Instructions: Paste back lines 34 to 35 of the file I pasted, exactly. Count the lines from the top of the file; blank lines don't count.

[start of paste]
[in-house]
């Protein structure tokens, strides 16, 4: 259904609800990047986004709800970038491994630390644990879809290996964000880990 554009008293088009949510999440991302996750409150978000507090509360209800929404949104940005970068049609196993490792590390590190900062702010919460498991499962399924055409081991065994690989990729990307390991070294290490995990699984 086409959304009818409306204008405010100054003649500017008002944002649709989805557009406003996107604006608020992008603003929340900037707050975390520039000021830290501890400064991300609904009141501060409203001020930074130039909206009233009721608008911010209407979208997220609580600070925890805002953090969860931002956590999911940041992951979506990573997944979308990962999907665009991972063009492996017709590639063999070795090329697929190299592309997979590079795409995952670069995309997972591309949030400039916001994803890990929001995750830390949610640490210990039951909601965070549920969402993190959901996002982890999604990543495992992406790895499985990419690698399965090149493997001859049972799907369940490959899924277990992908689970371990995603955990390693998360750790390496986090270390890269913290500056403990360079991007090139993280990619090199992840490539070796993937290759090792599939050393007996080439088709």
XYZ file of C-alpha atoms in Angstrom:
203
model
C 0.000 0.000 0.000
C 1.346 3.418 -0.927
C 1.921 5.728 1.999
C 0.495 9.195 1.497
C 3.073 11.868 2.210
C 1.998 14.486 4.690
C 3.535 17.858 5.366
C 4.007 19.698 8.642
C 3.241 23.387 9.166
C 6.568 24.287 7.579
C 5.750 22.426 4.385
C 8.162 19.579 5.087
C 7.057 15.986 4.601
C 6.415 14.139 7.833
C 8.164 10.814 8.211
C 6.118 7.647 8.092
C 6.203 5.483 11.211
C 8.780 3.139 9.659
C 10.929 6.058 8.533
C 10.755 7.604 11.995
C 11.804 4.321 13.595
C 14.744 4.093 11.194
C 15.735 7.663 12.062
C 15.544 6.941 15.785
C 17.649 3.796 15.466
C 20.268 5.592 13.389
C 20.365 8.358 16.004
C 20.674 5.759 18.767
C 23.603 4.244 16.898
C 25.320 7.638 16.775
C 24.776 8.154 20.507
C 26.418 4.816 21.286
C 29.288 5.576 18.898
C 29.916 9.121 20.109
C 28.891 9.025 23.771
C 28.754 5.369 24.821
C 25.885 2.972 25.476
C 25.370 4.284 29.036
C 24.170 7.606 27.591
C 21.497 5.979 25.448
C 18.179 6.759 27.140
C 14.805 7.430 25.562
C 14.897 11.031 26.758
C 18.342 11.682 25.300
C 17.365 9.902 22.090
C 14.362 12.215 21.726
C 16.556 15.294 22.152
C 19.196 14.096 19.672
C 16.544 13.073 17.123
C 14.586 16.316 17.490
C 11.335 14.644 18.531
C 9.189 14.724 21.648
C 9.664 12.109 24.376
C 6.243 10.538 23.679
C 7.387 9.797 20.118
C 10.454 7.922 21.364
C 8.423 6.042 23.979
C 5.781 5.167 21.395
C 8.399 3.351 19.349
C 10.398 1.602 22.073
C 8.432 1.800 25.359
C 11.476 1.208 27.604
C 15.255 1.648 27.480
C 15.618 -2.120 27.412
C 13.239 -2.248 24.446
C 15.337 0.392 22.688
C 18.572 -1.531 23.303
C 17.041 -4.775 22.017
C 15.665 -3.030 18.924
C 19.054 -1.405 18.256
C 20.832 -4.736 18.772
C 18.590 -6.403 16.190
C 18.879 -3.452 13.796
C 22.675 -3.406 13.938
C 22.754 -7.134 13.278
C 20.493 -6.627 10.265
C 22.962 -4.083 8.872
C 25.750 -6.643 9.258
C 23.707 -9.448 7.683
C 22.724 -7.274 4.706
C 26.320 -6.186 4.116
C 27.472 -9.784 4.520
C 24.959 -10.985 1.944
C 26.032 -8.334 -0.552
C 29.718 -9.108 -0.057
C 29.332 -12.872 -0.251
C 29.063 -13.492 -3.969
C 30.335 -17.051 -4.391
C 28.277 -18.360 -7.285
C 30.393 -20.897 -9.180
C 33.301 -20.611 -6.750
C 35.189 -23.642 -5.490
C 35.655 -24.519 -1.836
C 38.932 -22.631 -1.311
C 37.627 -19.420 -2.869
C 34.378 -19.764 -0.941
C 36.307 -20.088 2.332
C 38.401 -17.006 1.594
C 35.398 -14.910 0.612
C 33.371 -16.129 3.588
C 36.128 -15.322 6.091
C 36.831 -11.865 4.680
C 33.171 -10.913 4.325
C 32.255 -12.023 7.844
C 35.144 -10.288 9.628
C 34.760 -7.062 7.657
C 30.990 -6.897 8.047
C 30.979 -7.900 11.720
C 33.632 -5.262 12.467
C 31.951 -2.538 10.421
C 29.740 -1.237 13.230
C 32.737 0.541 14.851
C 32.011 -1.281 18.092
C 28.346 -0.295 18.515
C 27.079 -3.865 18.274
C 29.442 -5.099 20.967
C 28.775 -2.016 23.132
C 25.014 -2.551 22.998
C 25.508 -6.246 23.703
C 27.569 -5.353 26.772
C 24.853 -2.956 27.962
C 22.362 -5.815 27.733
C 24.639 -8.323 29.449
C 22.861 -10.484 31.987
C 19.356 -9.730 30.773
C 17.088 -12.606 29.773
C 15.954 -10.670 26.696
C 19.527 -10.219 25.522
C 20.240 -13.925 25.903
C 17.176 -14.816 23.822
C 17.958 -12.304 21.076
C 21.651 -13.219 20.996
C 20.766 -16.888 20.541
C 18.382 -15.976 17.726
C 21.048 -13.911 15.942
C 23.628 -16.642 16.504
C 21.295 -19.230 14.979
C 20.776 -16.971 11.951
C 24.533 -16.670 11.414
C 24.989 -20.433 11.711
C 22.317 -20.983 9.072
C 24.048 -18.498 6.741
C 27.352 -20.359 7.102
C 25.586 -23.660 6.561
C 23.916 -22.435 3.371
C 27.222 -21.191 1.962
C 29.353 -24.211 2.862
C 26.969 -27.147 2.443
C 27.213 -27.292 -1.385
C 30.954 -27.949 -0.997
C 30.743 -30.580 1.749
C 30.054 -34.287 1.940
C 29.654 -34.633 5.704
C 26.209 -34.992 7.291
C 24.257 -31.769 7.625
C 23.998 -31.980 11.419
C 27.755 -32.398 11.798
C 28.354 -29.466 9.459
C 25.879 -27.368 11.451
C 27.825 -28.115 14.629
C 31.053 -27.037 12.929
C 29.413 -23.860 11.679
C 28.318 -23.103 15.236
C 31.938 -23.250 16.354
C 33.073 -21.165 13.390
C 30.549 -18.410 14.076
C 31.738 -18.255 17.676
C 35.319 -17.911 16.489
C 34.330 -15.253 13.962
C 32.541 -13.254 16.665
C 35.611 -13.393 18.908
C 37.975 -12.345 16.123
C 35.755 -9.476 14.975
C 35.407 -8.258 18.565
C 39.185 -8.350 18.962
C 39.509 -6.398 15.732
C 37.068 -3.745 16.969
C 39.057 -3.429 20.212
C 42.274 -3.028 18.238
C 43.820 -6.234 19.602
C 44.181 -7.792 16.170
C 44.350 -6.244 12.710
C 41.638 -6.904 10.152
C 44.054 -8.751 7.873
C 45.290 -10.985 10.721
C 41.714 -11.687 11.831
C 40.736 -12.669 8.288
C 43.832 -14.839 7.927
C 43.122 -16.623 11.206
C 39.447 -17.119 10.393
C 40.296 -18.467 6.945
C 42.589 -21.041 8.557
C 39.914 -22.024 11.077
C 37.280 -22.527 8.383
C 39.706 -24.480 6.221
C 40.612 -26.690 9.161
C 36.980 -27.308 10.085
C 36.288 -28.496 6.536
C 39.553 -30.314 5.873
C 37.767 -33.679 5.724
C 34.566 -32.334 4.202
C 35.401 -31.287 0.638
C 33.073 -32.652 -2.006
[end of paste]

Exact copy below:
C 23.603 4.244 16.898
C 25.320 7.638 16.775